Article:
October 16th, 2010 by depesz | Tags: , , , , , , | 2 comments »
Did it help? If yes - maybe you can help me?

On 26th of September, Peter Eisentraut committed patch which adds:

Add ALTER TYPE ... ADD/DROP/ALTER/RENAME ATTRIBUTE
 
Like with tables, this also requires allowing the existence of
composite types with zero attributes.
 
reviewed by KaiGai Kohei

Custom types, do not get much coverage, but I personally like them. I much prefer to use them for SRF functions (than multiple OUT parameters).

The problem was that changing these types was never easy. you had to drop the type, and create it again.

Now, it's no longer the case – you can “easily" modify them. Why “easily" and not easily? Well, changing this datatype still required function recompilation, so it's not solving all problems. But it's a step in right direction. And besides – if you are changing definition of recordset returned from function – you're likely changing the function itself anyway.

So, let's see how it works:

$ create type test as (
    x int4,
    y int4
);
 
$ \d test
Composite type "public.test"
 Column |  Type
--------+---------
 x      | integer
 y      | integer

Now, we can:

$ ALTER TYPE test ALTER ATTRIBUTE x TYPE int8;
ALTER TYPE
 
$ ALTER TYPE test DROP ATTRIBUTE y;
ALTER TYPE
 
$ ALTER TYPE test ADD ATTRIBUTE z INT8;
ALTER TYPE
 
$ ALTER TYPE test RENAME ATTRIBUTE x TO new_x;
ALTER TYPE
 
\d test
Composite type "public.test"
 Column |  Type
--------+--------
 new_x  | bigint
 z      | bigint

So, how does it influence the functions?

Let's test.

$ create function testit() returns setof test as $$
declare
    reply test;
begin
    reply.new_x := 123;
    reply.z := 456;
    return next reply;
    return;
end;
$$ language plpgsql;
CREATE FUNCTION
 
$ select * from testit();
 new_x |  z
-------+-----
   123 | 456
(1 row)

So far so good. So, let's change the type definition, in a way that (at least theoretically) shouldn't matter for the function:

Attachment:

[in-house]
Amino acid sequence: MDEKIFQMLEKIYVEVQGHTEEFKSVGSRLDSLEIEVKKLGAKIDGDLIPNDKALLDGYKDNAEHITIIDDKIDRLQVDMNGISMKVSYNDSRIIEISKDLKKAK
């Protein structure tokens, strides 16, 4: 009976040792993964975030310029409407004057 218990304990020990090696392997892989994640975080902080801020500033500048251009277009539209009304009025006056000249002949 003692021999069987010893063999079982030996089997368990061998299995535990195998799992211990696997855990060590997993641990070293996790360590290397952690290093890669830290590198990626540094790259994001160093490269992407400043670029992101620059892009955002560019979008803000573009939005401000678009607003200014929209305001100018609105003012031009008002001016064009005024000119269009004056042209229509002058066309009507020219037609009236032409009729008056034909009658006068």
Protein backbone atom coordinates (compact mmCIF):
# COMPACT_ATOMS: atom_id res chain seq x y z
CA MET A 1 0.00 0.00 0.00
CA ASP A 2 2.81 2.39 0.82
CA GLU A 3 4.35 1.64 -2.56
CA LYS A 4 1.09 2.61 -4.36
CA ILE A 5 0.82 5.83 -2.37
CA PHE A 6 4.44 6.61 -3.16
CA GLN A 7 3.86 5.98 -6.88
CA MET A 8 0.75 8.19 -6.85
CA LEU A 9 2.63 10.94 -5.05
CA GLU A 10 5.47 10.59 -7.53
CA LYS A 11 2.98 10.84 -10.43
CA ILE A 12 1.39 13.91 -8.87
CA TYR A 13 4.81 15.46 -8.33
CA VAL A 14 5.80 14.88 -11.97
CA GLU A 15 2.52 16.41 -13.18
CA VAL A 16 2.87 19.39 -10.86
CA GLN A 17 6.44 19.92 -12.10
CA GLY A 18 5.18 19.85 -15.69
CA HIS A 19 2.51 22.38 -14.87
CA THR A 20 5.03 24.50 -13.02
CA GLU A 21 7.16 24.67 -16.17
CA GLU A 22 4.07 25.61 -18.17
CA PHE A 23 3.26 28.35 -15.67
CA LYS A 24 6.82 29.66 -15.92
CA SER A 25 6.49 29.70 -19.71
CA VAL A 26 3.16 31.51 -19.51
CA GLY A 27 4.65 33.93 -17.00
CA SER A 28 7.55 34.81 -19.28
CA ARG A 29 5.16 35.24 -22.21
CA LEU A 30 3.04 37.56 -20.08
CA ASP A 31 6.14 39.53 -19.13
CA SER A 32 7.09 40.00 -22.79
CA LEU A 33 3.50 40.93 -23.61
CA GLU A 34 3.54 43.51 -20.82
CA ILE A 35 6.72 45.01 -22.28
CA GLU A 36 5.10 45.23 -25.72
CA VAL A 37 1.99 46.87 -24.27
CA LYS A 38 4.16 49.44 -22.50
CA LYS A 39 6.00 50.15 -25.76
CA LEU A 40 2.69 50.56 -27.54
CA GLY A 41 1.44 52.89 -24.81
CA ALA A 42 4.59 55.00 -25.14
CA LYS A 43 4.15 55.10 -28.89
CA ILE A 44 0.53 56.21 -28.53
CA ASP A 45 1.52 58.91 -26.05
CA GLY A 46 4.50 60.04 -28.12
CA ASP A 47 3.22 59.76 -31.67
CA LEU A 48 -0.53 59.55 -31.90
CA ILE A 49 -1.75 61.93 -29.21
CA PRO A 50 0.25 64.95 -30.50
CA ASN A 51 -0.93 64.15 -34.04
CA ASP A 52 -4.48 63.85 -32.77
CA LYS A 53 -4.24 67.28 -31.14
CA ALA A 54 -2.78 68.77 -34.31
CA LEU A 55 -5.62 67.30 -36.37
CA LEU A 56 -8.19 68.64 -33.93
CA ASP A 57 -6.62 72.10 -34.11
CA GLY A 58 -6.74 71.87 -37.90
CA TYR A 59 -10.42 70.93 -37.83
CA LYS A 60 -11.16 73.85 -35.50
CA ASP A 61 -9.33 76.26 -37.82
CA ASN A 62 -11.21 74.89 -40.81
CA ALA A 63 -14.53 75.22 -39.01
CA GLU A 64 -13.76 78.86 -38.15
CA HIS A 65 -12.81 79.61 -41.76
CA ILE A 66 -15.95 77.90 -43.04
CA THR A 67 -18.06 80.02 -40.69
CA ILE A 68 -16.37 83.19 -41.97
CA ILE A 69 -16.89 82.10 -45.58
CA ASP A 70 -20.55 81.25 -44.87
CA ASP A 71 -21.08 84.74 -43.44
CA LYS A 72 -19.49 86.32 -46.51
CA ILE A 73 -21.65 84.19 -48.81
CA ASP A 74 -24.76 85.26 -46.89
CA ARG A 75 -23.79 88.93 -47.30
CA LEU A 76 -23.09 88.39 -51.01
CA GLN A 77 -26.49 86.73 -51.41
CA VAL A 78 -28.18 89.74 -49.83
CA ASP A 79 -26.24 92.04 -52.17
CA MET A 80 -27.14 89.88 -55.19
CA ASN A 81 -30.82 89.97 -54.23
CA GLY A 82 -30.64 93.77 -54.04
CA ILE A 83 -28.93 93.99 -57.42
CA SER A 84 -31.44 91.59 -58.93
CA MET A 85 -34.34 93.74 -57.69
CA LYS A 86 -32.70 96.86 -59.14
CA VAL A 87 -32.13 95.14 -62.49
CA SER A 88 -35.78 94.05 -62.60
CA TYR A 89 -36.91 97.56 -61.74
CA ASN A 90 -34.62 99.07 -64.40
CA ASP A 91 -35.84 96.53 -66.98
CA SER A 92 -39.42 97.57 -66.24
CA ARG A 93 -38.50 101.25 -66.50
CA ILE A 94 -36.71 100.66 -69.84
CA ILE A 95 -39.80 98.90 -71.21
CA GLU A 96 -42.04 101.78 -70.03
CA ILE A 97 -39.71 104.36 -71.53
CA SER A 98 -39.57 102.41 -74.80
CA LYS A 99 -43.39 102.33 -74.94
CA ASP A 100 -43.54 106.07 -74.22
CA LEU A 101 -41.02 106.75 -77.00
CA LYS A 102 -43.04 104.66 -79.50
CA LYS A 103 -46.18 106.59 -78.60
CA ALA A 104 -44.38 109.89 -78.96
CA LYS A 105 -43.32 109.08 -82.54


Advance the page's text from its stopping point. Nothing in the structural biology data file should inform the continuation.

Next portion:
$ ALTER TYPE test add column new_column int4;
ALTER TYPE
 
$ select * from testit();
ERROR:  wrong record type supplied in RETURN NEXT
CONTEXT:  PL/pgSQL function "testit" line 7 at RETURN NEXT

Oops. But – this happens only because this particular db connection already used the function. If I disconnect, and reconnect again (without any more changes):

$ select * from testit();
 new_x |  z  | new_column 
-------+-----+------------
   123 | 456 |     [null]
(1 row)

Alternatively, I could simply reload the same function body with CREATE OR REPLACE:

$ ALTER TYPE test add attribute new_column2 int4;
ALTER TYPE
 
$ select * from testit();
ERROR:  wrong record type supplied in RETURN NEXT
CONTEXT:  PL/pgSQL function "testit" line 7 at RETURN NEXT
 
$ select * from testit();
ERROR:  wrong record type supplied in RETURN NEXT
CONTEXT:  PL/pgSQL function "testit" line 7 at RETURN NEXT
 
$ create or replace function testit() returns setof test as $$ 
declare 
    reply test; 
begin 
    reply.new_x := 123; 
    reply.z := 456; 
    return next reply; 
    return; 
end; 
$$ language plpgsql;
CREATE FUNCTION
 
$ select * from testit();
 new_x |  z  | new_column | new_column2 
-------+-----+------------+-------------
   123 | 456 |     [null] |      [null]
(1 row)

Sweet. I think that if it altering datatype would actually invalidate all previously compiled plans/functions – it would be even better, but as I wrote earlier – when you're changing datatype you're likely to be changing function body as well, so it's not a big deal.

  1. 2 comments

  2. # Thom Brown
    Oct 16, 2010

    It might be also worth mentioning that if any table is using it as a column type, the type cannot be modified.

  3. Oct 16, 2010

    Custom types, do not get much coverage, but I personally like them. I much prefer to use them for SRF functions (than multiple OUT parameters).

    Note that you can also use

    RETURNS TABLE

    . I used this a bunch in PGXN::Manager. See for example

    by_tag_json

    . I like how this keeps the implicit custom type associated with the function without requiring

    OUT

    parameters.

    —Theory

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